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Honoring the Dishonorable – Parshat Balak

Honoring the Dishonorable – Parshat Balak

I don’t know about you, but I’m a fairly easy-going guy. Yet, there are still people who manage to get under my skin. Some are simply annoying while some are downright evil(this word may be not be PC but it is accurate). I would not want to have much to do with them yet sometimes I cannot avoid it. I would definitely not go out of my way to care for their honor.

Yet we see time and again that the Torah does this. In this week’s parsha, for instance, we read of the famous story of Bilaam’s donkey reprimanding Bilaam.1 If word of this got out, it might provide a tremendous boost and a sanctification of God’s name. Everywhere the donkey went, people would say, “this is the donkey who talked down Bilaam who was on his way to curse Israel.” Yet, we read in Rashi that in order to preserve Bilaam’s honor, God killed the donkey. The humiliation of Bilaam who was talked down by a donkey would’ve been so great that God decided to care for Bilaam’s honor and kill the donkey instead. He waived the sanctification of His own name, to preserve Bilaam’s honor.2

This is how God deals with people who try to transgress. He cares for their honor. (This does not mean to advocate for leniency. Bilaam for instance was killed in the war his people waged against the Israeiltes.)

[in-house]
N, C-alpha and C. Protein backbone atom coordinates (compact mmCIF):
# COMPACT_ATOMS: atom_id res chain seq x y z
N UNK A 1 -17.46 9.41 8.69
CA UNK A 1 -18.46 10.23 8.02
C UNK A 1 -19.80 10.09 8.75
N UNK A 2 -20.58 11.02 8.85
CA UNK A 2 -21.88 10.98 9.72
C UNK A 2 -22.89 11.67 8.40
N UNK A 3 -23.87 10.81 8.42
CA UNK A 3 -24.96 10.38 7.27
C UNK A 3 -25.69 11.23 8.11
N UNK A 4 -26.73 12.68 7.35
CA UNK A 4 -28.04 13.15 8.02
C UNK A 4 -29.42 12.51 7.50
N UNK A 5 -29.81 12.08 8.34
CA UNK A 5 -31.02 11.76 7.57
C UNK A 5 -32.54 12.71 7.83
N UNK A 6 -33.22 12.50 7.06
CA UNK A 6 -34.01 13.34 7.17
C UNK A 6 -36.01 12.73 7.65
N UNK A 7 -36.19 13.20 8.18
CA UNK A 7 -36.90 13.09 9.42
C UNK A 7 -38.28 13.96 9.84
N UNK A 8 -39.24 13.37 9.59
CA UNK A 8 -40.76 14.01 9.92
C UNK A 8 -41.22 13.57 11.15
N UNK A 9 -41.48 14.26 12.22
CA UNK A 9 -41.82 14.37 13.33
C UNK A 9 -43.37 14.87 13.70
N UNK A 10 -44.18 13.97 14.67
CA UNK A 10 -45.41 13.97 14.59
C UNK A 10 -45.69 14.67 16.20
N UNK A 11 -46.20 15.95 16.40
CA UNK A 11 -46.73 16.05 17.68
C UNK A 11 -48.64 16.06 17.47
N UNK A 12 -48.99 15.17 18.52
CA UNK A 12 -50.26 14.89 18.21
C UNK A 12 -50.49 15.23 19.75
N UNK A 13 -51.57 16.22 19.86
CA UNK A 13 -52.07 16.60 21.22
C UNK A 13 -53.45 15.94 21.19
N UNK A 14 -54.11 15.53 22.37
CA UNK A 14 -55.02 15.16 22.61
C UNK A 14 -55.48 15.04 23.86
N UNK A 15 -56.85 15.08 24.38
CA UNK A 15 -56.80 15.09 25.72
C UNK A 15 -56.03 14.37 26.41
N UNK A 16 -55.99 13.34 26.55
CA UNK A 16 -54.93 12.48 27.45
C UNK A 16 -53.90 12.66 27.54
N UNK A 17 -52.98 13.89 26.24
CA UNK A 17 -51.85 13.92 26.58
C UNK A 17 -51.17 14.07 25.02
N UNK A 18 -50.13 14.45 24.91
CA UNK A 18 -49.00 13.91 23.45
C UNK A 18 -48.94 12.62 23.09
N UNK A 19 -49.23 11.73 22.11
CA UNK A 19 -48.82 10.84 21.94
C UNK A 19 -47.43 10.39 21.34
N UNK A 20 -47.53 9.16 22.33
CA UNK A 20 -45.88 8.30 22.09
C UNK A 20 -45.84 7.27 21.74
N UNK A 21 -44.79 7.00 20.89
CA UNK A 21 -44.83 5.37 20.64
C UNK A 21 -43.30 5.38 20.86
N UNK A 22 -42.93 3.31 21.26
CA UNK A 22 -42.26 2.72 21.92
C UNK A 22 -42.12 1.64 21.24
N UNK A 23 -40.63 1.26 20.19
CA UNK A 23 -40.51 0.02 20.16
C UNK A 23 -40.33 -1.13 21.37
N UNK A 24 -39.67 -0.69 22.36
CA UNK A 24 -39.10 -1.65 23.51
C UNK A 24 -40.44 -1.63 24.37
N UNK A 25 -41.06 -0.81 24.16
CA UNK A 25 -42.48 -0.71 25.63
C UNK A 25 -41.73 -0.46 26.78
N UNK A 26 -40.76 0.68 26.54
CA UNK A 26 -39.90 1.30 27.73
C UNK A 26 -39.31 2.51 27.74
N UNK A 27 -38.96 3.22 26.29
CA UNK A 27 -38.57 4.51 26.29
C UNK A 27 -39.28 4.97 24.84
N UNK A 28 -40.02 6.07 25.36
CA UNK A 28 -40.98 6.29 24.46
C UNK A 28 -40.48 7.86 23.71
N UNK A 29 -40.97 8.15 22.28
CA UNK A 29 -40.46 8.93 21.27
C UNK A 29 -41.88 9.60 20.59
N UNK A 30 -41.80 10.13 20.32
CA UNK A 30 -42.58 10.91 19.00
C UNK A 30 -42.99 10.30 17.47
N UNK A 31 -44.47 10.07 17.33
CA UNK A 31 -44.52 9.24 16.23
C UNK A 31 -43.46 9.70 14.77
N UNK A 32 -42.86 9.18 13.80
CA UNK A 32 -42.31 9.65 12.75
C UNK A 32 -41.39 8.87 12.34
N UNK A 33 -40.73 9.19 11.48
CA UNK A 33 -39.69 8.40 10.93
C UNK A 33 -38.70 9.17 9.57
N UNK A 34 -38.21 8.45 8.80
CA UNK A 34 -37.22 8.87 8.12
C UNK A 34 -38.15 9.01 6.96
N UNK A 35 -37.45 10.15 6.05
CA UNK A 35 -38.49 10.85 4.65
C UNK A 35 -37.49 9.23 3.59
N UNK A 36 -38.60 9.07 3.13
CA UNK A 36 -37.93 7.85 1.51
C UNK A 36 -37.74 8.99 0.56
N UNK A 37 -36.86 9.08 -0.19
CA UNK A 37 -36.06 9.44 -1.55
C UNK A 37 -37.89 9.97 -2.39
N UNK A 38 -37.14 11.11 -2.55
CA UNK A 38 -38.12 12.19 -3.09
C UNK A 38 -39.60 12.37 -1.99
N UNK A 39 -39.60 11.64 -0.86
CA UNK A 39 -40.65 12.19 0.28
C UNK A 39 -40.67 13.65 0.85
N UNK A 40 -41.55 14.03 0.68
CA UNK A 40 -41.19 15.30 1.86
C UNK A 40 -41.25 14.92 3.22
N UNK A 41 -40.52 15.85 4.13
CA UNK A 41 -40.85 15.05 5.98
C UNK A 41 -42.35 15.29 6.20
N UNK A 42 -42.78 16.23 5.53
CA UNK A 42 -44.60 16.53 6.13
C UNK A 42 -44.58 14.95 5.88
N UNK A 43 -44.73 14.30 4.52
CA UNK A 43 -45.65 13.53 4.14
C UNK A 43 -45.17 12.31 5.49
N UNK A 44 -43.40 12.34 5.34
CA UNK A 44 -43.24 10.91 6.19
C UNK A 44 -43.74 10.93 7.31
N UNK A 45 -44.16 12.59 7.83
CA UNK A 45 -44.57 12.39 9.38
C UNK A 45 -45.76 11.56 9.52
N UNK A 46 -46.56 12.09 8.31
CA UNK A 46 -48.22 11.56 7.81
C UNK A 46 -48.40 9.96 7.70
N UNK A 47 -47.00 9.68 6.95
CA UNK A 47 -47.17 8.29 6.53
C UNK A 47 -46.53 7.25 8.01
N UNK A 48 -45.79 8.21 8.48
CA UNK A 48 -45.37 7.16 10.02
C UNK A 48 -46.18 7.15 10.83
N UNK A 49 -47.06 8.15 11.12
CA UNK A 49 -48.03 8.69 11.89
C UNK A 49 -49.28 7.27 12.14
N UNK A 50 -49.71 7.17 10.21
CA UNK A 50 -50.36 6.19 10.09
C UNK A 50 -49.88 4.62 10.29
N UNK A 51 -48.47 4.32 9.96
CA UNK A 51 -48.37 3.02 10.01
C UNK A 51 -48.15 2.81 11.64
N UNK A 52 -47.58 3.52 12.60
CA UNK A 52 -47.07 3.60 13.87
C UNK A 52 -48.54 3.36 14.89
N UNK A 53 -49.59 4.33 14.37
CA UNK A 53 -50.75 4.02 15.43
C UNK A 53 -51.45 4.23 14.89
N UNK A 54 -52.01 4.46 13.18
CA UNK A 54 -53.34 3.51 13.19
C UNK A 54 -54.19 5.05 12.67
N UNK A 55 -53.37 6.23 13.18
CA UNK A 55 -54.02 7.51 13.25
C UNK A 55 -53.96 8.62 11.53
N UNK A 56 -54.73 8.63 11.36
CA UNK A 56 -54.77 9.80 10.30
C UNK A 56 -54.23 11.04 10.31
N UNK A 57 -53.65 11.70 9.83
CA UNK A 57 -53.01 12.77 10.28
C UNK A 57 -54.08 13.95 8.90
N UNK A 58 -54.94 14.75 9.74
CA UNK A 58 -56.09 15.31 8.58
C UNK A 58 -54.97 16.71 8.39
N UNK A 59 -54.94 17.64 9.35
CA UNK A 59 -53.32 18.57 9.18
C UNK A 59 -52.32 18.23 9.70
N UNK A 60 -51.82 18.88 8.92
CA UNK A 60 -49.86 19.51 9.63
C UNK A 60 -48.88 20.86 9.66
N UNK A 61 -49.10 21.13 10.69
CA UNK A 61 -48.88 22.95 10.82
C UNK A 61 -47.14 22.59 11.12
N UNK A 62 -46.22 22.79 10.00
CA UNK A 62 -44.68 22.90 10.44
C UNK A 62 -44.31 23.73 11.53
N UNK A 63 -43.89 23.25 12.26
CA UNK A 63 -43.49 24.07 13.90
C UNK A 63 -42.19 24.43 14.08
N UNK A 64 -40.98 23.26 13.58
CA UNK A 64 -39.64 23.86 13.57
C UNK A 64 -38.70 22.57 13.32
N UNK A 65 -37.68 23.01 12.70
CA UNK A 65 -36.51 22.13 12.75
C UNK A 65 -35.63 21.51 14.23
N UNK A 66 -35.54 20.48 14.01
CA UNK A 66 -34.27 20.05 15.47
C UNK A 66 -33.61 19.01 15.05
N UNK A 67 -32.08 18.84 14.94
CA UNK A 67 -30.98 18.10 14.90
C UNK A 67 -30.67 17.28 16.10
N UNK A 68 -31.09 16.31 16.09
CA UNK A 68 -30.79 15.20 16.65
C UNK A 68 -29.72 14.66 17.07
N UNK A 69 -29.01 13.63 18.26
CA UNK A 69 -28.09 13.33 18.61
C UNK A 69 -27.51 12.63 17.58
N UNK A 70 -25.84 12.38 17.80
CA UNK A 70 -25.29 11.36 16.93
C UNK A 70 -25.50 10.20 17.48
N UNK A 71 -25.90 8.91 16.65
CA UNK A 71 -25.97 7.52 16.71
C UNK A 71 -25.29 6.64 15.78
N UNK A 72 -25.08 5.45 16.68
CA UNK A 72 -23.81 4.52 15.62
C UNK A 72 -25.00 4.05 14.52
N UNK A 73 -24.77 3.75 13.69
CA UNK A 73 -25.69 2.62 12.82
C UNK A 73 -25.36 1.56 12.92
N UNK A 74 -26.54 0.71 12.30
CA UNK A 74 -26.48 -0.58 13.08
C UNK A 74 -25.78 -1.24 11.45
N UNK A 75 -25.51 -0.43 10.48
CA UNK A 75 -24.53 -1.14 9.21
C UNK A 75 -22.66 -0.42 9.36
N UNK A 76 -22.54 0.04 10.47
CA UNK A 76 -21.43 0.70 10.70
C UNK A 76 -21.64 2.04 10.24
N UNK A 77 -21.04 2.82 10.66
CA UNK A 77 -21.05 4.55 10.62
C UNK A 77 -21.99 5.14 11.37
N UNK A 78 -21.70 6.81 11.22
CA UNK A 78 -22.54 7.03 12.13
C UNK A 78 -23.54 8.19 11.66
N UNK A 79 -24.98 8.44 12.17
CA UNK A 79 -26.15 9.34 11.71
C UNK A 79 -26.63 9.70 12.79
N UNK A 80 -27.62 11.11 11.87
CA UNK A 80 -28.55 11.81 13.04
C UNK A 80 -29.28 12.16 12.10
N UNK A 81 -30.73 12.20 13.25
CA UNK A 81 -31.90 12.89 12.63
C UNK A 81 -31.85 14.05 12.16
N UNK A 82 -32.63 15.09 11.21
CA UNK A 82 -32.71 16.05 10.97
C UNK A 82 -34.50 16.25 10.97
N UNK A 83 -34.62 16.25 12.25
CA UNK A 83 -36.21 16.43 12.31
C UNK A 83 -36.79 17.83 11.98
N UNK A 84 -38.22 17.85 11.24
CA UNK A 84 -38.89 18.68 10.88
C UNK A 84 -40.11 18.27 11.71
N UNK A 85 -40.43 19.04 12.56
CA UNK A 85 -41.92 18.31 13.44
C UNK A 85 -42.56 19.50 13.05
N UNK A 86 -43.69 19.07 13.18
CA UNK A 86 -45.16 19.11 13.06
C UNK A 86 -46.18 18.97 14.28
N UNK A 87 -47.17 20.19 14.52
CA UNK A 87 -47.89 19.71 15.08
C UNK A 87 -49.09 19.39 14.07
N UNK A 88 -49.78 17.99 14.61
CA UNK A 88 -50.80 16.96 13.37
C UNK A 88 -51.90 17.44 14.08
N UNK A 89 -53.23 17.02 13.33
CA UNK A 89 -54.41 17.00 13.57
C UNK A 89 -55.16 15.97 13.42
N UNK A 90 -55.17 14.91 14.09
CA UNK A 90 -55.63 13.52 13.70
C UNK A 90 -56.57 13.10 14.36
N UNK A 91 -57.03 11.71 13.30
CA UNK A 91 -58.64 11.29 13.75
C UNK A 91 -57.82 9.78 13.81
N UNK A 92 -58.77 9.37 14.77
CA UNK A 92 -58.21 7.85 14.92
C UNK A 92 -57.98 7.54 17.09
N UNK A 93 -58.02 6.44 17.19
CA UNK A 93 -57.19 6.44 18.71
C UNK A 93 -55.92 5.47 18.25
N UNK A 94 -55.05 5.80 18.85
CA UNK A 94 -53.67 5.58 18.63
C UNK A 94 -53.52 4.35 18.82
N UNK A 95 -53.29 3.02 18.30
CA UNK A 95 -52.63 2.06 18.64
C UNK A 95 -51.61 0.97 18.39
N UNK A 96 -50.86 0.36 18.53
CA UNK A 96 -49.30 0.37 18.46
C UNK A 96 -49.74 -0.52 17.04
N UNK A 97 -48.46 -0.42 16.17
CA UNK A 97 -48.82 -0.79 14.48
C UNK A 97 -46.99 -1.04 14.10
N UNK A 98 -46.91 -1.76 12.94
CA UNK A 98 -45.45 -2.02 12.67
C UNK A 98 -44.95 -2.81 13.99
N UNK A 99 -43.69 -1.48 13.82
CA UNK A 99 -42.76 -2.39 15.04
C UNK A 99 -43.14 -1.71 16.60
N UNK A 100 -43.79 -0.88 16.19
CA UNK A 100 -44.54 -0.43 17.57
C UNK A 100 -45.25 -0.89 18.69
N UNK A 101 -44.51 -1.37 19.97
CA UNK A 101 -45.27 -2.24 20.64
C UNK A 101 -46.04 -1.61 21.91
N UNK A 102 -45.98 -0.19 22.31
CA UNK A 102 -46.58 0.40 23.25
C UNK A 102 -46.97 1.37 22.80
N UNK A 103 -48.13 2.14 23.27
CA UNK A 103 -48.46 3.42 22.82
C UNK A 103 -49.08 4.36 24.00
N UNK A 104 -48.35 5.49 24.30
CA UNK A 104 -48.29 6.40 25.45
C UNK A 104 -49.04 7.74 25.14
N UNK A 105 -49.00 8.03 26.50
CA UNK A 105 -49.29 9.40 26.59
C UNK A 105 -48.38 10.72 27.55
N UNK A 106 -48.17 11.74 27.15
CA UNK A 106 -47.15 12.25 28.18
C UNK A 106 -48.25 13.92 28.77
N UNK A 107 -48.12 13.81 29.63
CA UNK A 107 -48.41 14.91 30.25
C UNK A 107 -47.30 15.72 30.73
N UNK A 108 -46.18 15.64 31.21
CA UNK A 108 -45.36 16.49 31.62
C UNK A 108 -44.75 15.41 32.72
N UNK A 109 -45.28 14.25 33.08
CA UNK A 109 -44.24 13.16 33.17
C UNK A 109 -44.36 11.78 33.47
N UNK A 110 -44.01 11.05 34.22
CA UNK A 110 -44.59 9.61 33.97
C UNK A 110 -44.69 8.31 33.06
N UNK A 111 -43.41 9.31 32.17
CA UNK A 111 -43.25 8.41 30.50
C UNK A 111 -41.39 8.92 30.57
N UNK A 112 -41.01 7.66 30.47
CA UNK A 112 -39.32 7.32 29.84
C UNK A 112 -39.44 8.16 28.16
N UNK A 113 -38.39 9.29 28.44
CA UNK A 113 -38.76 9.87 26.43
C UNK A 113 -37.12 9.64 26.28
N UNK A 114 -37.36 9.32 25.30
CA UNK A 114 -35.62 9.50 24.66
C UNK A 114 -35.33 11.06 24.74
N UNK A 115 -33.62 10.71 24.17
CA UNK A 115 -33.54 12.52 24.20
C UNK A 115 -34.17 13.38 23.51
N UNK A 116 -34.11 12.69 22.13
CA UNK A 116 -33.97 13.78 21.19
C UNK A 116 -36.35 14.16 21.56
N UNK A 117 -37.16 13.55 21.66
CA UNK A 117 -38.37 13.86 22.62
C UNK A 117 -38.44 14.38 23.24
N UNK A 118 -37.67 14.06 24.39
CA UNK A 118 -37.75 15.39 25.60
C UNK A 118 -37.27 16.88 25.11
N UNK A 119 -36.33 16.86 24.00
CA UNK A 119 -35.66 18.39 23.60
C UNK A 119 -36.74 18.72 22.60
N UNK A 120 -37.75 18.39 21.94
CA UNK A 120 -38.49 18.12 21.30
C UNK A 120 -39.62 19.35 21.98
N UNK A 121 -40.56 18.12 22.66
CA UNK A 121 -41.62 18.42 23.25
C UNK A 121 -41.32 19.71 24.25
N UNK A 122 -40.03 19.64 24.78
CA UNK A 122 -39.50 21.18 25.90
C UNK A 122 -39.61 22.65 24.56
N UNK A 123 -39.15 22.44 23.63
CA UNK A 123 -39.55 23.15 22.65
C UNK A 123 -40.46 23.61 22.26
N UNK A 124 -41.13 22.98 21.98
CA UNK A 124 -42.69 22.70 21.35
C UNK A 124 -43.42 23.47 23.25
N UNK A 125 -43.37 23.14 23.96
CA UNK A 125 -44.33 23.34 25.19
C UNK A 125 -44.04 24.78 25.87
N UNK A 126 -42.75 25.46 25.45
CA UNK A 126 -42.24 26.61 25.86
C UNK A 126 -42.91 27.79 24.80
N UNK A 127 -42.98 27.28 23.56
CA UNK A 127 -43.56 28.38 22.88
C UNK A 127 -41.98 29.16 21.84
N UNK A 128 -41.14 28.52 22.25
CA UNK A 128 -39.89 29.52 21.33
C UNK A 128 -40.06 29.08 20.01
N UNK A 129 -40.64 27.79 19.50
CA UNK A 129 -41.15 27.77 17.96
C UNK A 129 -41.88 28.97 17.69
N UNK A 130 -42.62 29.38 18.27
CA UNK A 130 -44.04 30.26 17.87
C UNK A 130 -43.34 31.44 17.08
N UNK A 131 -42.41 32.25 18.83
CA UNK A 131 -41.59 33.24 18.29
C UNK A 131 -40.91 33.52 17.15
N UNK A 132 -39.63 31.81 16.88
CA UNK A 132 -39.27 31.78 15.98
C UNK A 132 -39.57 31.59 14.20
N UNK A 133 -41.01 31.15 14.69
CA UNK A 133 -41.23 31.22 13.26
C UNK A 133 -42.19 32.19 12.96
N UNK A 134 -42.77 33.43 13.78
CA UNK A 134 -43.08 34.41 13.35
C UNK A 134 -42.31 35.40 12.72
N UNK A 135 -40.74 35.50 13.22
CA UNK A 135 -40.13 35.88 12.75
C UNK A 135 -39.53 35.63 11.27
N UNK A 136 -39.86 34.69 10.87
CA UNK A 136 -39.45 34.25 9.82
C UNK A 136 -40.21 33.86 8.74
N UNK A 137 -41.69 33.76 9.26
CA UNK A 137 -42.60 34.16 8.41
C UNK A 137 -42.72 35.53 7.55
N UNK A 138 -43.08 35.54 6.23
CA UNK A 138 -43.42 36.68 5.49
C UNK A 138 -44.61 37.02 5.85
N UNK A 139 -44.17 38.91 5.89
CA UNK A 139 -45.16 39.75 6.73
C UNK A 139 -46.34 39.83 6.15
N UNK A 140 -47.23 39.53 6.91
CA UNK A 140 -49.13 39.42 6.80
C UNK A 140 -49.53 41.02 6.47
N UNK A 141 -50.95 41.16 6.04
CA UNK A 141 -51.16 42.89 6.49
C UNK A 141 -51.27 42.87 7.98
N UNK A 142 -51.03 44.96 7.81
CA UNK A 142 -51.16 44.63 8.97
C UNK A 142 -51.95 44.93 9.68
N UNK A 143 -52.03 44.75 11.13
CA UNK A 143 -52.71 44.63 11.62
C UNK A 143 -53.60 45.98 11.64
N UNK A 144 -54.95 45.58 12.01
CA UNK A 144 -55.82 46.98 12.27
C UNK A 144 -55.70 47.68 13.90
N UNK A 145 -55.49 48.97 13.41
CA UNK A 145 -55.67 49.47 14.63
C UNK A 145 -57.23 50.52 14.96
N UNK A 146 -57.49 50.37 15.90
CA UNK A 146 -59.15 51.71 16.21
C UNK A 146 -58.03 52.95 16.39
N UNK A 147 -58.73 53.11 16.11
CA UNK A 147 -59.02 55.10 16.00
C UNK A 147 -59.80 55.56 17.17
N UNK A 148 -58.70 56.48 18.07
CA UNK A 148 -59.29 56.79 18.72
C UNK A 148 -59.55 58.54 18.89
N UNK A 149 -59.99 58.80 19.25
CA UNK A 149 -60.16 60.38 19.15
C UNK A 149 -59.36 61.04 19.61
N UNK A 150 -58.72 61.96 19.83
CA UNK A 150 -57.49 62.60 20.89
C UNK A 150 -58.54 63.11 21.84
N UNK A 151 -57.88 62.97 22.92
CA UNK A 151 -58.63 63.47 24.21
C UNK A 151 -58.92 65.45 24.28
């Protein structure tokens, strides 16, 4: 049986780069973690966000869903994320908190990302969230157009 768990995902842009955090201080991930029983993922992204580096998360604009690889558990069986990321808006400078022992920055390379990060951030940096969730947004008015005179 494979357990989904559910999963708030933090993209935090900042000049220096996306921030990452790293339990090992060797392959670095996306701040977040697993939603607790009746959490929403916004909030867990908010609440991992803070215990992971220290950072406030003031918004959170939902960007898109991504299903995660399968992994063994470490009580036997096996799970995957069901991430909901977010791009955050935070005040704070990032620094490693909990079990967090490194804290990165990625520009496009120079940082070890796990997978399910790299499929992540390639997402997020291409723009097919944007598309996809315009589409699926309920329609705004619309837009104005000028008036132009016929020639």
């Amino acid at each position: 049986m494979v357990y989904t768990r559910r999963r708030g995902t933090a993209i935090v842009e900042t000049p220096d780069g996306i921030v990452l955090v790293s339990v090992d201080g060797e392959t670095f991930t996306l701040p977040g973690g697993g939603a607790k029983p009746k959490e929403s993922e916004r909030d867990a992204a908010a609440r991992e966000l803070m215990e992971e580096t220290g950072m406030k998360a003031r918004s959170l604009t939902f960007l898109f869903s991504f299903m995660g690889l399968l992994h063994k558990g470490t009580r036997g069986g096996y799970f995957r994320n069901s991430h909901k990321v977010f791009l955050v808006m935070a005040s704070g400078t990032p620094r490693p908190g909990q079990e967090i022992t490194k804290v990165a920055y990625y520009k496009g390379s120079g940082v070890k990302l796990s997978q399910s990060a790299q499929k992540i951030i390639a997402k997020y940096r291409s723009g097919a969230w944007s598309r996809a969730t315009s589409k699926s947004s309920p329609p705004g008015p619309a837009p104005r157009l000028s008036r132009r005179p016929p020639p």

How do we care for those we don’t like? And how about for those closest to us? Do we yell at our children in public? Do we make time to sit and listen to our spouses? Do we judge our friends and neighbors without giving them the benefit of the doubt?

It is true that it is important to care for ourselves and to guard against being hurt, insulted or patronized. So, how would we want others to behave towards us? God gave up an incredible chance for His own honor to be advanced – and it didn’t even help! Bilaam still tried to curse the people. But He did it anyway.

Part of what makes us human beings “means being directed and pointing to something or someone other than itself.”3 It is part of our existence as humans to care for the well-being of others. Even, and especially, the ones we love the most.


Click here for another logoParsha article on Balak


  1. Bamidbar 22:33 and Rashi op cit.
  2. Rabbi Chaim Shmulevitz, Sichot Mussar, brought in an article written by Rabbi Avruch on
  3. Viktor Frankl, 1970

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